The Des Moines Register from Des Moines, Iowa on January 20, 1985 · Page 19
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The Des Moines Register from Des Moines, Iowa · Page 19

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Des Moines, Iowa
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Sunday, January 20, 1985
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Page 19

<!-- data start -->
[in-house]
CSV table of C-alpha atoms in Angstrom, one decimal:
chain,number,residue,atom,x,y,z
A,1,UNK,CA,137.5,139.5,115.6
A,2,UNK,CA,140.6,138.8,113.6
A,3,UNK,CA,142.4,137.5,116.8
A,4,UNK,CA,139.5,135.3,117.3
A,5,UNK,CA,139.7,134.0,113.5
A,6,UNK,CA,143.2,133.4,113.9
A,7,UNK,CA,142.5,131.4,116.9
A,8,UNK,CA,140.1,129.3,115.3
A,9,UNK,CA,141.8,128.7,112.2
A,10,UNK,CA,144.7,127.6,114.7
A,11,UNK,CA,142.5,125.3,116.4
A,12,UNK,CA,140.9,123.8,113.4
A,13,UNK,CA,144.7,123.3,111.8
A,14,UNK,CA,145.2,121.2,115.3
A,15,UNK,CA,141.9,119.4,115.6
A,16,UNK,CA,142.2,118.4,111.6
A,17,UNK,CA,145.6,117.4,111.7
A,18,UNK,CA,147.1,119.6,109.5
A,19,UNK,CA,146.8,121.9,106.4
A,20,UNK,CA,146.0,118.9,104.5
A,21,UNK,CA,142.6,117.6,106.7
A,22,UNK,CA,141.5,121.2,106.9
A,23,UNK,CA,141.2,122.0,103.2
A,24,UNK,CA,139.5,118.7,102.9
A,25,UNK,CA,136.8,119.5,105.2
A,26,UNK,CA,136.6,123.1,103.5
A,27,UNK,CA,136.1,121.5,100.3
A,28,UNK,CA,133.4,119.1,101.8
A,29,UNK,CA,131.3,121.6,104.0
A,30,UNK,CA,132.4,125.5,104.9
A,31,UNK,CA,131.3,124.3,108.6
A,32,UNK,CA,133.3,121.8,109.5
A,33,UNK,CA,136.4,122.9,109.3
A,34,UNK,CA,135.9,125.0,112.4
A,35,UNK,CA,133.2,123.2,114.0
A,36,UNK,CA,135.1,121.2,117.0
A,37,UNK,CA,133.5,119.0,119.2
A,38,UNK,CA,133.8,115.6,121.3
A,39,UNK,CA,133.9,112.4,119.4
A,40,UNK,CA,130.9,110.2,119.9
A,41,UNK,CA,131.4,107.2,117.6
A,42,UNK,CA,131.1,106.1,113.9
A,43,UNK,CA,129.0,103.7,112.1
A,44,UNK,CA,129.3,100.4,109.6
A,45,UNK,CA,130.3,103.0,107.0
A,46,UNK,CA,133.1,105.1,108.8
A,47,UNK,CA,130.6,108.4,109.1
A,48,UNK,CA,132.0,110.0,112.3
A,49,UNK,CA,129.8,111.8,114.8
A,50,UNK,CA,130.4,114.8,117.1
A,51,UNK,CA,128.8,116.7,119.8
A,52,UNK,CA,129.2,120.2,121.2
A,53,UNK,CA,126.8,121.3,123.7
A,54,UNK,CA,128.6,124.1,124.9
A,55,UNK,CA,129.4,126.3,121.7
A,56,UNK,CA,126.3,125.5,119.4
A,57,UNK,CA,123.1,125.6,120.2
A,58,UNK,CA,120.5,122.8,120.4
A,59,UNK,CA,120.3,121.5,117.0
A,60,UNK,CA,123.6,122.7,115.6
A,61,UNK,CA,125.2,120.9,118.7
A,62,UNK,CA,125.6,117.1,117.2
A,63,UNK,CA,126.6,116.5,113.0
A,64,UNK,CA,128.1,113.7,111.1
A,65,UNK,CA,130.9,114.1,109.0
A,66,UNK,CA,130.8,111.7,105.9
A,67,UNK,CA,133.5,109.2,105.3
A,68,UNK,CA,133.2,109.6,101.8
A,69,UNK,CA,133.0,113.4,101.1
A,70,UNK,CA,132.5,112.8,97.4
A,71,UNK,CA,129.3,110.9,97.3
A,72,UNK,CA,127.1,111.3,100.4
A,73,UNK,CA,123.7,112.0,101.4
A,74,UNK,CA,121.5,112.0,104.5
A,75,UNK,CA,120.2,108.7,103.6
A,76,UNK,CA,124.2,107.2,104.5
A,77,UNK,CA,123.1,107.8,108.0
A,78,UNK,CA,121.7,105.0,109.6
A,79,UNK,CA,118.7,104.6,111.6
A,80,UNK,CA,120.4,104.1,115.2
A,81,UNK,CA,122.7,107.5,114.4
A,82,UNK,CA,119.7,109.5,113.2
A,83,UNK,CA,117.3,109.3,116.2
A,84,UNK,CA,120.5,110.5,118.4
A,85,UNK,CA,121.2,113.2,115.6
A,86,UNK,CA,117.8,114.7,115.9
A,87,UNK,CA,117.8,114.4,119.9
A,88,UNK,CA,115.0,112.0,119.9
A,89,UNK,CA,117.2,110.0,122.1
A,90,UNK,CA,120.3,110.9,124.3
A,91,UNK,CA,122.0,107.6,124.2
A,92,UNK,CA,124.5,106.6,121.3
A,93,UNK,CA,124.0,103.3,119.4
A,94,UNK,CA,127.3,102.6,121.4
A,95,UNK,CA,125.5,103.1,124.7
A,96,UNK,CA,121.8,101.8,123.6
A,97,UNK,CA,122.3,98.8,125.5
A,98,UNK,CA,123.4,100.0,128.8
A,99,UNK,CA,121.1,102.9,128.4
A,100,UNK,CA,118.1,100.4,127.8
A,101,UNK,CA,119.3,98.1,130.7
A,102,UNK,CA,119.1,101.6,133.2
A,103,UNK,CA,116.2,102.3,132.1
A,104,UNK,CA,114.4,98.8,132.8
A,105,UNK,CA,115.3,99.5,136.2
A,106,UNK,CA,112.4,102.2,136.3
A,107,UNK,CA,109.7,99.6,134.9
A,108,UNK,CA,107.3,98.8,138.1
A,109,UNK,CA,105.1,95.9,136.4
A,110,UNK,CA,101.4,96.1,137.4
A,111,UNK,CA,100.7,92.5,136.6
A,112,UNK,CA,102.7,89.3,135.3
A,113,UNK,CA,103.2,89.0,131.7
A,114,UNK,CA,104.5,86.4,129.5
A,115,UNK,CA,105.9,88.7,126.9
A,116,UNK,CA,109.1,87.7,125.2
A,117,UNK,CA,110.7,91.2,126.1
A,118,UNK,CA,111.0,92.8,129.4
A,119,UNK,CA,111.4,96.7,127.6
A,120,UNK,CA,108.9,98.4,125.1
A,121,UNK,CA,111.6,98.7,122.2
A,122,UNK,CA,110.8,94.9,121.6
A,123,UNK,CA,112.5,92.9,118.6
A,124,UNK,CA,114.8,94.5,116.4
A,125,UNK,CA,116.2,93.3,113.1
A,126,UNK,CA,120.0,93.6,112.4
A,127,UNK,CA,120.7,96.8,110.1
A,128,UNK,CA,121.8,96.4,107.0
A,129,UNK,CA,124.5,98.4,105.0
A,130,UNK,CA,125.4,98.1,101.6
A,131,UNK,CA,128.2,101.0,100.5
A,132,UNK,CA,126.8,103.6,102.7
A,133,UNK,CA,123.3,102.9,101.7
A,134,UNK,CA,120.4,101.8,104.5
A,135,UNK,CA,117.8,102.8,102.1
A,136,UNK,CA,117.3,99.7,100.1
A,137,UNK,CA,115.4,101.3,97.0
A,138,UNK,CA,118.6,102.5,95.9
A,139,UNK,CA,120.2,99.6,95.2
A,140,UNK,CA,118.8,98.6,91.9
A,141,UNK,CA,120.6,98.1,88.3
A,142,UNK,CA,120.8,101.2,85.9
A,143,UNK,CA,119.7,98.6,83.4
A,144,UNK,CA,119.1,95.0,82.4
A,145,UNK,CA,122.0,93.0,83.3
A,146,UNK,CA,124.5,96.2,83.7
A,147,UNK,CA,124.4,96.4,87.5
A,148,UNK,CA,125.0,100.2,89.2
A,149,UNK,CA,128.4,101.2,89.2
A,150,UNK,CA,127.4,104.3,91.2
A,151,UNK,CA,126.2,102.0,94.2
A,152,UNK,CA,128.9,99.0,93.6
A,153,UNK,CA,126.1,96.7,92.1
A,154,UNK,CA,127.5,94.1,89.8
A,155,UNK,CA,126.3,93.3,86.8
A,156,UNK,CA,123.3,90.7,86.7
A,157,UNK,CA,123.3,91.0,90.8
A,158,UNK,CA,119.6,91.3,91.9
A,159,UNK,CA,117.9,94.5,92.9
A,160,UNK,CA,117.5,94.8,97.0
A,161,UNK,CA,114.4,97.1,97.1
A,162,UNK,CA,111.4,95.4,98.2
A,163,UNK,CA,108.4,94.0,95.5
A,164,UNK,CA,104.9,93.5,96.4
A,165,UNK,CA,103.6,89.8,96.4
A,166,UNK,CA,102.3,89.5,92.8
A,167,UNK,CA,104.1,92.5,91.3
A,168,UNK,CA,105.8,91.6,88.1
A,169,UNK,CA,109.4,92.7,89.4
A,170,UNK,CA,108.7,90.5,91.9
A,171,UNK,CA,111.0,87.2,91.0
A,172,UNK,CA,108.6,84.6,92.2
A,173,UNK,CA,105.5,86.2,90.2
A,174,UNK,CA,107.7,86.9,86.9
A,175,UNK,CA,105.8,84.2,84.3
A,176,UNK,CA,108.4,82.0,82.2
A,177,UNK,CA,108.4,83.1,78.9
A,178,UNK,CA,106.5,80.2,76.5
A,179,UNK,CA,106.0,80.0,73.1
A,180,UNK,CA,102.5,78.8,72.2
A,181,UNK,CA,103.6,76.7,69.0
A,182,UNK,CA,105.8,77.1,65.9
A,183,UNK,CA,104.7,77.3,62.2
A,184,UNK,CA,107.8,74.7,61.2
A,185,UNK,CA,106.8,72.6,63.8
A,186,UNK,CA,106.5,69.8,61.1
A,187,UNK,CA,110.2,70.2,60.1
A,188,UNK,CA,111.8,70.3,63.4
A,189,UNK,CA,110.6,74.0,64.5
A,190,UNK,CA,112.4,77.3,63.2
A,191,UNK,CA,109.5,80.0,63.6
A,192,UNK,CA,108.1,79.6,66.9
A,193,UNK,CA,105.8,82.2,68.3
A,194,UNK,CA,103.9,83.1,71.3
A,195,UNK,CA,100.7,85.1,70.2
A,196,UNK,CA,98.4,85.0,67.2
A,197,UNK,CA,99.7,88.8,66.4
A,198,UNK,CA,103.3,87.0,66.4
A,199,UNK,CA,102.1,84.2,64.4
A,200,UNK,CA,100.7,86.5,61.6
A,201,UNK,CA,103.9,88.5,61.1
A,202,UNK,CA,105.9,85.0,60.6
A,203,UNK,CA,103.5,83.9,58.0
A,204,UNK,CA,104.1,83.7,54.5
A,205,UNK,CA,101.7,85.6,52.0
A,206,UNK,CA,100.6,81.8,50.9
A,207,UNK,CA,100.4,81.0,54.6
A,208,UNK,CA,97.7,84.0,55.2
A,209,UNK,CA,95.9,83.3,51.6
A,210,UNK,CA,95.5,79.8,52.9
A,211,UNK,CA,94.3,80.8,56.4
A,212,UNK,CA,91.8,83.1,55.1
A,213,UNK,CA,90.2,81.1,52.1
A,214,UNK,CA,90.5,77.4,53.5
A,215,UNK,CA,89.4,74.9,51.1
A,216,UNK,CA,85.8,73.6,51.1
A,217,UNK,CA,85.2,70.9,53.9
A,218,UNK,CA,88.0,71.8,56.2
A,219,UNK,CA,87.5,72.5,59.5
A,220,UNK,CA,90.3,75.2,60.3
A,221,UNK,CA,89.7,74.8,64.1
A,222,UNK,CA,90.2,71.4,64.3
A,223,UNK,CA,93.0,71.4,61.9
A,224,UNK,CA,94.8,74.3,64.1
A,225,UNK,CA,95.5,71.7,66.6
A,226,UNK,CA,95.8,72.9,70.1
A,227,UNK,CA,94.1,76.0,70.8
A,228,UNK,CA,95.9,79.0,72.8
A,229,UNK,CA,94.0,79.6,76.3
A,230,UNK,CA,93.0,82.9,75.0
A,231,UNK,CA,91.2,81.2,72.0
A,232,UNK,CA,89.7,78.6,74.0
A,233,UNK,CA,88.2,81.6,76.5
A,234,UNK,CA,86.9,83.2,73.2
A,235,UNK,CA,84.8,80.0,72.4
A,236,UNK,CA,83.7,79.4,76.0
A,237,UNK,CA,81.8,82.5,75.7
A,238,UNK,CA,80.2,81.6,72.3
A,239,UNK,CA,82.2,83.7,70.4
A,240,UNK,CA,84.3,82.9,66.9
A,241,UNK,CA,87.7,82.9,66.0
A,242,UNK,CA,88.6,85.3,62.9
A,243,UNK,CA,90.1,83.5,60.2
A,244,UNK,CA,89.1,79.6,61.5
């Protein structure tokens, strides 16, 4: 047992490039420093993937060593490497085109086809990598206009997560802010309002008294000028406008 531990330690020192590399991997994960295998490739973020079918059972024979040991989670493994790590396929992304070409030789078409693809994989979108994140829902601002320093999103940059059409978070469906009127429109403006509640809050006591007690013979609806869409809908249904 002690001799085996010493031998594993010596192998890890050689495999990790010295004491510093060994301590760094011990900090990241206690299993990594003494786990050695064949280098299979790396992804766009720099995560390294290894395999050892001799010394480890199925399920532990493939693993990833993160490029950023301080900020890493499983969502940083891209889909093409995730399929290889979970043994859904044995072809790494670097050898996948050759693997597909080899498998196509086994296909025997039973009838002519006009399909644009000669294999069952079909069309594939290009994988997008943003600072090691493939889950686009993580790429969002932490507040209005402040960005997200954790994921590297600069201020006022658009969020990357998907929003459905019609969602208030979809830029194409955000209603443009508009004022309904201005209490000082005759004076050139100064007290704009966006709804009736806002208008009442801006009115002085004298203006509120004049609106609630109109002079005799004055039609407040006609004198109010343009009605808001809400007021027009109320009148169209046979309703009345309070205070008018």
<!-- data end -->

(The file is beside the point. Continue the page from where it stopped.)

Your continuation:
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r GDITUMiS: HAROLD C BROWN Tlwi "mmtmarm SAC CITY Sendees for Harold C Brown, 71, of Sac City, who died at Parkview Manor Thursday after a aeries of strokes, will be at p.m. Monday at Fatter k Ottoman Funeral Home here. Masonic services will be 7 pra. today at the home. Survivors Include his wile, June; two sons, Charles of Minneapolis, Mino, and Max of Oak Park, 11L; a daughter, Sara Ekhbora of Irvine, Calif.; a sister, Lola Zimmerman of Sac City, and four grandchildren. GARY TONEY Taa liWH taam Www trrtca LEON, IA. - Private services will be Monday for Gary Toney, 48, of Leon, whose body was found Friday hanging In the home of his nephew, Nathan Walsh Jr. Authorities said Mr. Toney probably died Wednesday, and they ruled the death a suicide. He was a carpenter, contractor, roofer and farmer. Survivors include his wife Rosemary; two sons. Rick and Marty,' and a daughter, Jamie, all of Leon; his parents, Forest and Georgia of Leon; a brother, Darrell of Leon; five sisters, Linda Lowe of Sigourney, Lorna Noecker of Garden Grove, Naida Hill of Leon, Julia Baughman of Leon, and Rita Jennings of Leon; a grandmother, Estella Cornwall of California; and two grandchildren. 4 in family killed in auto-train crash BUDA, ILL (AP) - Four people were killed and one was injured in a car-train wreck Saturday at a rural crossing three miles south of the tiny town of Buda in north-central Illinois, authorities said. The victims, a family from Buda, were westbound in the automobile when it was struck by a northbound Chicago & North Western Railroad freight train at 1:30 a.m., said Buda Fire Chief Bob Carper. Killed were Harold D. Johnson, 44; his wife, Rolinda, 41; his daughter, Jennifer, 14; and his stepson, Trevor Roberts, It, said Bureau County Coroner Boyd Betting. Injured was another son of the couple, Ted Johnson, 10, who vu in satisfactory condition Saturday at Perry Memorial Hospital in Princeton. Trial set for 2 in abduction, killing VIRGINIA CITY, MONT. (AP) -The trial of two mountain men charged in the abduction of an athlete and the slaying of her would-be rescuer has been scheduled for May 1 ' Don Nichols, 54, and his son, Dan Nichols, 20, will be tried before District Judge Frank Davis on charges of kidnapping and assaulting Karl S wen-son in July and murdering Alan Goldstein, who came to her rescue in the mountains near the Big Sky resort area. After eluding authorities In the mountains for five months, the Nicholses were captured Dec. 13 about 30 miles west of Boteman by Madison County Sheriff Johnny France, who walked into their campsite as a police helicopter hovered nearby. Smith extradition seen in Belushi case LOS ANGELES, CALIF. (AP) -Cathy Evelyn Smith, accused of killing comedian John Belushi with an injection of heroin and cocaine, has ended her battle against extradition from Canada and could return to face charges in Belushi'i death by Tuesday, authorities said Saturday. Smith, 37, Monday was to drop her anneal of a ScDtember decision by a Toronto court that she be extradited to the United States to face charges in Belushl's 1982 death. DEATHS BAKER Sarvka lor Timothy I. (Tim) Bakar. oMJOl E. Jlt, wi M N AM MondY St. Qatar's Catholic Church, lotary 7 PM Sunday! Iha Funaral Momt, tntarmant Sun-tel MamwWGardan. Vlflla-Itqn Noon- PM Sunday at (Sranoviaw Funaral Mom BUHRE Memorial arlca tor Kftnorlnt Buhrar a JW Slrotf mm bo I PM Tim- day at ma Funaral noma. yiwi SMITH - Sarylcea toroowaT Smith, of W13 77lt MrwV BO 10 AM Monday at AWar-uta Unliotf Mathodiit Church. Riarmant Mawnlc CamaMry. Frlands may cad at Watoar Punaral Horn WFWISH to anlao our haarF fait ttujnkt to our many Irian and ratatlvat who ant tovoty Moral onkot. '. woo, un- tn ono wriifwn wwn, B - - Bmt MOV- n. T. . . . W' " ' I aid Botdm. Coraawra. Moth- mrt. Uhr. Bidwaa-myariida Cantar, wiW.lt Houta mjar - Arltona. form. aj&aj Moinat. w oa II AM Monday Rl vVritavar Funaral Hon itarmant Rwmavn. u.j, Sch-dutod Far Hamilton'! Funaral Hi MONDAY RAY L. GERMAN tt?i saarlt 11 AM at lha Funaral Laura! M Camatory L BRANN umlli itraal IMAHHa Funaral Horn Rnlhovan Camatary TUT3DAY . JOHN FRANCIS PlETI Ada) Acm Nurtina Marry ESTPMal Ada! Acrat NurtM LiHtaHaM CamaMry, LakaMW. HAMILTON'S 243-5221 HIGMLAHO rBHR FUNERAL HOME KElS6 Manorial Mryfcn tor Vamop J. KatWjftLau-tfardala, PawJ""".? Dot Moln. wl", b J PM Monday al Dunn' Funaral Wooters' roast hits funny bone By BLAIR KAMIN There wasn't a stiff in the house Fri day night at a surprise 60th birthday party for Dr. RC. Wooters, Polk Coun ty medical examiner. "I never realized that he had so many friends," Jim Wooters, the medical examiner's older brother, said to more than 200 people gathered in Mercy Hospital Medical Center's Beh Auditorium. "Are all of you people undertakers?" Wooters, who is on close terms with Polk County's funeral directors be cause he conducts autopsies to deter mine the cause of death, roared at his brother's introduction to "Pick on Dick" night He roared some more when an el derly nun popped out of a three-tired "birthday cake" And be positively exploded when his brother gave him a brown wig for his thinning mane, then presented him with a "Quincy Crown" a white hat complete with a flash ing red light on top and the letters "MED EX" stenciled on the front In black. The hat was a play on Wooters' own white Cadillac. It, too, has flashing red lights and "MED EX" plates. Des Moines City Councilman John Dorrian made reference to the car when he offered a friend's definition of the Polk County medical examiner: "That's the guy with the white Cadillac that calls the people with the long black Cadillacs." Friday night, however, a long black limousine escorted by a Des Moines police car brought Wooters, bis wife, Luct, and his secretary, Shirley Wiles, to the party. Party organizers arranged to have his family reunited for the first time in 11 years. Son David flew in from Colorado, and daughter Patti flew in from New York for the party. . Sitting on the stage in his favorite reclining chair, Wooters vu roasted by everyone from funeral directors to Dr. Tom Bennett, the state medical examiner, to his pastors at Windsor Heights Lutheran Church. "Why is it that It's always during the sermon that his beeper goes off?" asked one of the ministers, Richard Rehfeldt ' Rehfeldt and others also spoke to Wooters compassion in the face of death. "He's very kind, he's very pa tient, and ne's very gentle, Rehfeldt said. "That's not only as a doctor, but as a man." 30-year study tells why state spending rose Taa IOWA CITY, IA. Iowa state revenues and expenditures increased more than the rate of inflation during the past 30 years, largely because of policy decisions by the Legislature, according to a University of Iowa study. In the 1960s and 70s the Legislature decided to shift more spending' for public schools from the local level to the state level, the university's Institute of Public Affairs said in a report on state budgets from 1950 to 1913. At the same time, the Legislature provided relief for property taxpayers through property tax credits, requiring increases in other taxes. State spending for education increased from 23 percent of all state expenditures in I960 to 43 per cent In 1980. The Institute found that in fiscal 1983, which ended June 30 of that year, the state budget of $3.3 billion totaled 6.S percent of the total personal income of Iowans; In 1950 state taxes were just 3.7 percent of such income. In 1960 the percentage rose to 4.9 percent and in 1970, 5.9 percent Inflation's Effect Inflation was the major factor in the dollar increases In state revenues, taxes and expenditures, the report said. Tax collections increased 279 percent from 1950 to 1983, but the increase in inflation-adjusted dollars was 27 percent, it said. About 60 percent of 1983's total revenue came from state taxes, 24 percent from federal aids and the balance from service charges. More than one-third of the state tax collections in 1983 came from tbe individual income tax. This represented a big shift in the source of state tax money, because in 1950 personal income taxes accounted for only 11 percent of tbe total; In 1970 income taxes accounted for IS percent of the total The general tales tax declined in percentage as a source of revenue for the state, the study found. In 1950 this tax produced 38 percent of all state tax collections; la 1983 sales taxes produced only 28 percent of the totaL With education, three other categories of tbe state budget - public welfare, highways and hospitals account for 80 percent of total state expenditures. Highway Taxes Decline Tax money collected and spent for highway par poses declined during the period covered by tbe study. Motor vehicle taxes and license tee represented 24 percent ef total state reve-ane la 1950, but only 17 percent la 1983. The instil report notes that while the state taxes collected in Iowa were more than $2 bOoa la 1983, federal taxes tagged Iowans for more than 84 billion. ' 3f Man with a dream David Stehwr, founder ef MKMs With A Wish Feudation" which grants criti- cally IK children their fantasy wishes, displays plaas for aa amssement park jot leate oefoad mete By WILLIAM SIMBRO The federal crackdown on Central American refugees in the United States is an attempt to portray as "lawbreakers" those who help them on religious grounds, several Iowa church leaders said Friday. "We do not believe we dare allow this misconception to - be spread abroad that we are disrespectful of the law of this country or trying to undermine the law," declared the Rev. Donald Manworren, executive coordinator of the ecumenical Iowa Inter-Church Forum, during a Des Moines press conference called by the Catholic Peace Ministry. Manworren, Bishop Maurice Ding-man of the Des Moines Catholic Diocese and other speakers stressed their respect for the law and their determination to work within the law in efforts to protect Central' American refugees who are afraid to return to their homelands. But both religious leaders said that in extreme situations, such as to protect human life, conscience may force a religious per- Gosclics charge V.D.F.1. police with negligence By FRANK SANTIAGO Noreen and John Gosch, in a written complaint to the West Des Moines City Council, have charged the West Des Moines Police Department with negligence in tbe investigation of the disappearance of their son, Johnny. "This case was not treated or investigated properly from day one," the Goschessay. Mayor George Mills, who said he received the complaint Friday, defended the police, adding, "I've been satisfied with tbe investigation to date." The complaint is the latest in a running battle between the couple and West Des Moines police. Shortly after their son disappeared Sept. 5, 1982, while delivering tbe Des Moines Sunday Register, the Gosches charged that tbe police were slow in responding and bad considered their son a runaway. In their letter, the Gosches claim there were neighbors who were up at the time their son disappeared who weren't interviewed and should have been. "We've gathered the signed statements to prove the police did not do this," tbey said. Letters accompanying the complaint were signed by Susan Ginsberg, 1009 Forty-fifth St.; Gerry Archam-beau, 1012 Forty-fifth St.; Peter and Diane Ranallo, 1005 Forty-fifth St.; and Catherine and Gregg Cudworth, 1008 Forty-fifth SL West Des Moines Police Lt. Lyle McKinney, who has directed the investigation, said police interviewed residents in sight of Forty-second Street and Marcourt Lane where Gosch disappeared. Those who signed the letters live a block away. "I'm not armed with facts that were available at the time because I wasn't Involved from the beginning," McKinney said. "But I'm sure that after 2 years if anyone had information that was important to tbe case they would have come forward by now." The Gosches said that Chief Rick Carson, who succeeded former chief Orval Coooey la August 1983, "has never made one attempt to even meet withes on the case." Tbey noted that Des Moines Police Chief William Uockter meets regular-ly wtth the family ef Eageae Martin to discuss tbe case involving tbe disappearance of Martin Aug. 12, 1984. Carson said tbe Gosch case las been handled by McKinney, and all matters pertaining to the case have been referred to him. . &&jPme&fW 't ajwtW- Of son to engage in civil disobedience. The speakers criticized the indictment of 16 people, including three nuns, two priests and a minister, by a federal grand jury in Arizona. They were indicted on charges of smuggling refugees into the United States. Immigration and Naturalization Service agents in several cities arrested 65 refugees in several cities as material witnesses. Two of the nuns indicted in Arizona Sisters Mary Waddell and Anna Priester are members of the Du-buque-based Sisters of Charity and both taught at the former St. Joseph's Academy in Des Moines in the late 1960s and early 1970s. One of the two priests indicted is the Rev. Anthony Clark of Nagales, Ariz., a priest of the Davenport Diocese. At the press conference were Fabio Rivas, his wife. Carmen, and their children, Virginia, 4, and Fabio, 5, who fled El Salvador and live in Des Moines. Speakers said they have temporary legal protection because they i r At The v -i hit ' i Vv :J '. U a) PES MOINES SUNDAY REGISTER JANUARY 20, 1985 IB nywow J ':. 4 t - i t designed specUIly for tbe handicapped. If successful with fud-raisiog efforts, Steiner woaM build the park near Blank Park Zoo in southern Des Moines. - have filed for asylum. Refugees who are sheltered by some 182 church groups around the country lack that temporary protection. Manworren said the Rivas family "would be in danger of losing their lives" if asylum isn't granted and tbey are sent back to El Salvador. He said he might be willing to defy the law and give shelter to someone in that situation. "I hope I would have that moral courage if faced with that choice," said Manworren. Dingman said Christians should "obey the laws of our land in every way we can and depart from it only for extremely serious reasons. One such reason would be the protection of a person's life. The law of God is above ' the la w of a civil government." ' Speakers at the session charged that the government has refused to grant . refugee status because of embarrassment over Central American governments that the United States supports. Acknowledging that the refugees "Pi If . " ' i - ? ' - . - A r 5 - ( ;rB I- JESShv- lutAiauraMWWh. j-wewcaaaaaaaaaw means business Des Moines Register, we're committed to bringing you the comprehensive, top-quality business news you need and deserve each day. "Whether you're making business or personal investment decisions, you can count on us to help explain the significance of news, ranging from the falling price of corn to a rising unemployment rate. "As Business Editor, I see the world of business and finance growing increasingly complex. To help you stay well informed and to maintain the high quality of news you've come to expect from The Register, we're increasing the news space in Business Today. "For your convenience, we've also set apart a special page for news about agriculture and agribusiness. You're also getting more investment advice from Jim Lawless, more columnists and more market information presented in an easy-to-read format. "We think these additions will give you more of the information you need to make the right business and investment decisions, either on the job or at home." Invest your time wisely. Read Business Today in The Des Moines Register. You can't afford to miss it. AP PKOTfl V 1 :1 i r x t y.,. , mmm would be in danger if tbey returned home would be to admit that governments there oppress their citizens or are unable to protect them, Manworren said. Branstad, Iowans to go to presidential ceremony ; Gov. Terry Branstad will lead a delegation of Iowa officials to Washington, D.C., for the ceremonial swearing-in of President Reagan in Monday. Reagan officially begins i is second term of office at noon todajnn a private ceremony. Washington debate tcurrsy Tha Raahtar't towa Howl Sarvfca - CEDAR RAPIDS, IA. - More thin 60 high schools from 23 states have been invited to participate in l ie George Washington Debate Society's three-day debate tournament at Was hington High School here. ' ? V 1 : Lra.. i & in, rf.-,-.F "jJtt 1 7. : e t -3 9 1 1